Why hasn’t America’s economy recovered more robustly? Economists have an unsettling answer
In the wake of the 2008 financial crisis, conventional wisdom among economists, business leaders, and policy makers was fairly straightforward: Once the banks were bailed out, the stimulus spent, and businesses had a few years to recover, the U.S. economy would return to its usual healthy growth. Time, in other words, would heal the wounds of the subprime collapse and subsequent turbulence. But if any recovery has turned conventional wisdom on its head, it’s this one.
Over the last eight years, America’s economic prospects have lagged even the most pessimistic early predictions. In 2011, the Federal Reserve predicted that U.S. real GDP would, at worst, grow by 3.5% in 2013 and that the economy would expand between 2.5% and 2.8% annually in the long run. In every year since, the Fed has revised its predictions downward. (The most recent estimate predicts 2.2% annual growth in 2016, and 2% growth in the long run—a rate more than one-third lower than the post-war average.) Even employment, a source of uplifting headlines in recent weeks, is deceptively weak. The unemployment rate—which ignores those who gave up looking for a job—has hit new lows, but the percentage of Americans (between ages 25 and 54) who are actually working is over three points lower than its pre-crisis peak.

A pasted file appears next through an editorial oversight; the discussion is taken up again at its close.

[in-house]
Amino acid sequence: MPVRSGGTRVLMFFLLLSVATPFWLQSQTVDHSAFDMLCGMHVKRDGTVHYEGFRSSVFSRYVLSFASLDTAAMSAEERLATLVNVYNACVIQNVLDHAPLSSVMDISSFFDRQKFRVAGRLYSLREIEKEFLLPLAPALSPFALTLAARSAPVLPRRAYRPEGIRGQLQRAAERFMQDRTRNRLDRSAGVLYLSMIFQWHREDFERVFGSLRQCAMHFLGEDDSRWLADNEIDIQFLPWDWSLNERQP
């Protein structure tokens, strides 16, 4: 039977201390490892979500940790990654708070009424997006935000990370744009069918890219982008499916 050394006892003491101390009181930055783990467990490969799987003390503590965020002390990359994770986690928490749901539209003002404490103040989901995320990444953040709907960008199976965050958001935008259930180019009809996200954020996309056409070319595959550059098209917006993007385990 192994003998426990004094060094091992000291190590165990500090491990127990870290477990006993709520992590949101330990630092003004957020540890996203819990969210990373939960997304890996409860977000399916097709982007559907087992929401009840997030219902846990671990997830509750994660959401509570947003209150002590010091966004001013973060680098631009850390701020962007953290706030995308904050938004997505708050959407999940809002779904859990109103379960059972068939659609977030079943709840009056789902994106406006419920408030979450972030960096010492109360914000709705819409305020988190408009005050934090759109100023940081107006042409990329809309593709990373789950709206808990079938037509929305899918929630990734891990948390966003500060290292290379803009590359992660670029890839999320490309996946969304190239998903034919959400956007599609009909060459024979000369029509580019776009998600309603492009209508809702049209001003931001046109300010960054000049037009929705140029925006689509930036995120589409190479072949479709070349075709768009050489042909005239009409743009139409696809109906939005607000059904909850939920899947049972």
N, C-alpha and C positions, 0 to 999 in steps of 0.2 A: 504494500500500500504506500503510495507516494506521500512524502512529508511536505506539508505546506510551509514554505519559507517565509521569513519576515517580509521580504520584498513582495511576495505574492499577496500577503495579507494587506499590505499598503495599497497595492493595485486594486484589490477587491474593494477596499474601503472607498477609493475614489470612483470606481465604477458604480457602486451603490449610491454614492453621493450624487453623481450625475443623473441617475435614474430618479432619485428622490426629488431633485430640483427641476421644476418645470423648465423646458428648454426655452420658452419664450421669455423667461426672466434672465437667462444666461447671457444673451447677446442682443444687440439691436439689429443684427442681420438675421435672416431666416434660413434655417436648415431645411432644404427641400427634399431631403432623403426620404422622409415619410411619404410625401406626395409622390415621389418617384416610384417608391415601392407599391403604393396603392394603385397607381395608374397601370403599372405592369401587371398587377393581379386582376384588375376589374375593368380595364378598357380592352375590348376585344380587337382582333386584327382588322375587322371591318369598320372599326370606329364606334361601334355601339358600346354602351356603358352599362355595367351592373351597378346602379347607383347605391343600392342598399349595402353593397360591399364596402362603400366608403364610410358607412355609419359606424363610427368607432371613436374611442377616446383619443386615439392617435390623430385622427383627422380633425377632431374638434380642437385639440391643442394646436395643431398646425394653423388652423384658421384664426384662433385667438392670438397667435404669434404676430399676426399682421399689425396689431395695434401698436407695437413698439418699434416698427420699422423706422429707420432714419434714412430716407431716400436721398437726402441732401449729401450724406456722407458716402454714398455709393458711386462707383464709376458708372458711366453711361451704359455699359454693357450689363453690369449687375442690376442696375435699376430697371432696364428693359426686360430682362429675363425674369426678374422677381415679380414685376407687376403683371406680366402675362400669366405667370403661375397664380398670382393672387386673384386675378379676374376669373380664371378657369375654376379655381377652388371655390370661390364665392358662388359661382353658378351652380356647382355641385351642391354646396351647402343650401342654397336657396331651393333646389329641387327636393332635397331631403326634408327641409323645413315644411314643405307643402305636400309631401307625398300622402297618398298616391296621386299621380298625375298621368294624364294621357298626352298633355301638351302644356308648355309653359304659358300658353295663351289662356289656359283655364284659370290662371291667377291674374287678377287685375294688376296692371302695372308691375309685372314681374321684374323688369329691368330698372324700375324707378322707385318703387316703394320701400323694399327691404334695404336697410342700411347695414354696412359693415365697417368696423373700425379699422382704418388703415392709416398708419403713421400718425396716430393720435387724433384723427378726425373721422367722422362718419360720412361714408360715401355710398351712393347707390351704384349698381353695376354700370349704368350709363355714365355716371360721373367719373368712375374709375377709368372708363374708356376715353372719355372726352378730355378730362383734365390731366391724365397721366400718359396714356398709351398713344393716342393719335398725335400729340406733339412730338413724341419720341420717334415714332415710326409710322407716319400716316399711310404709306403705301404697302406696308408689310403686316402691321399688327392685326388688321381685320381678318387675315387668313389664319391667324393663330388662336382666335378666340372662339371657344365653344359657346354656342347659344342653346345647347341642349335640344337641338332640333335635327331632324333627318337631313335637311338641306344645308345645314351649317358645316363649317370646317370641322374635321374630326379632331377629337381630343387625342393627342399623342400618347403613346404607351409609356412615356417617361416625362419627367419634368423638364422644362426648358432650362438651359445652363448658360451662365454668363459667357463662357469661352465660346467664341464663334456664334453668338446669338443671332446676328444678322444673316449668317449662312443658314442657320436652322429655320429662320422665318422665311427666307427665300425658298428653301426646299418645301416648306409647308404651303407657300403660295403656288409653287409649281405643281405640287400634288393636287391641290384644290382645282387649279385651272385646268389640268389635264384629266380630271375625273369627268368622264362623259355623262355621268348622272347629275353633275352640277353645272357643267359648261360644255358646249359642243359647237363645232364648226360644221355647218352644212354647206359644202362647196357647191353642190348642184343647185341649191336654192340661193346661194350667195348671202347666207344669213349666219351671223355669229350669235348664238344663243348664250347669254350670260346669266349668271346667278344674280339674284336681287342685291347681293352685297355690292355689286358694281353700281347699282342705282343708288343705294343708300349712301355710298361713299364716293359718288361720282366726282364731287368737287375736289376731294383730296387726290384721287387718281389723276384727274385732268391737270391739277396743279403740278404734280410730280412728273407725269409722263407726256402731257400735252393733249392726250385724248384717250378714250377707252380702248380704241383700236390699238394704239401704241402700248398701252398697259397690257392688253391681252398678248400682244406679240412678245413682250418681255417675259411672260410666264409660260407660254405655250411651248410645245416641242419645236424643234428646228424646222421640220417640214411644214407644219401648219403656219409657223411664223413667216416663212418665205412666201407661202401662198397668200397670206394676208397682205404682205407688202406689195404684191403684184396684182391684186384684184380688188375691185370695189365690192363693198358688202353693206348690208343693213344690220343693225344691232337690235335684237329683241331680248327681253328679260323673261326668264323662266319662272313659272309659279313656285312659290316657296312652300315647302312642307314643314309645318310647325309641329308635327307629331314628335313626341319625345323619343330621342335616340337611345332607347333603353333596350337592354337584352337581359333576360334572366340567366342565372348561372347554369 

These confounding circumstances have led many economists to rally behind the concept of so-called “secular stagnation.” As a diagnosis, secular stagnation is simple: It’s the idea that the economic problems the U.S. continues to face aren’t a product of the “business cycle,” the ebb and flow of boom times and recession (hence the “secular” part), but may well be permanent drags on the modern economy. “It’s a kind of long term and sustained slow-down in economic growth,” says Larry Summers, who served as Bill Clinton’s treasury secretary and is widely credited with dusting off the concept of secular stagnation and bringing it into the mainstream.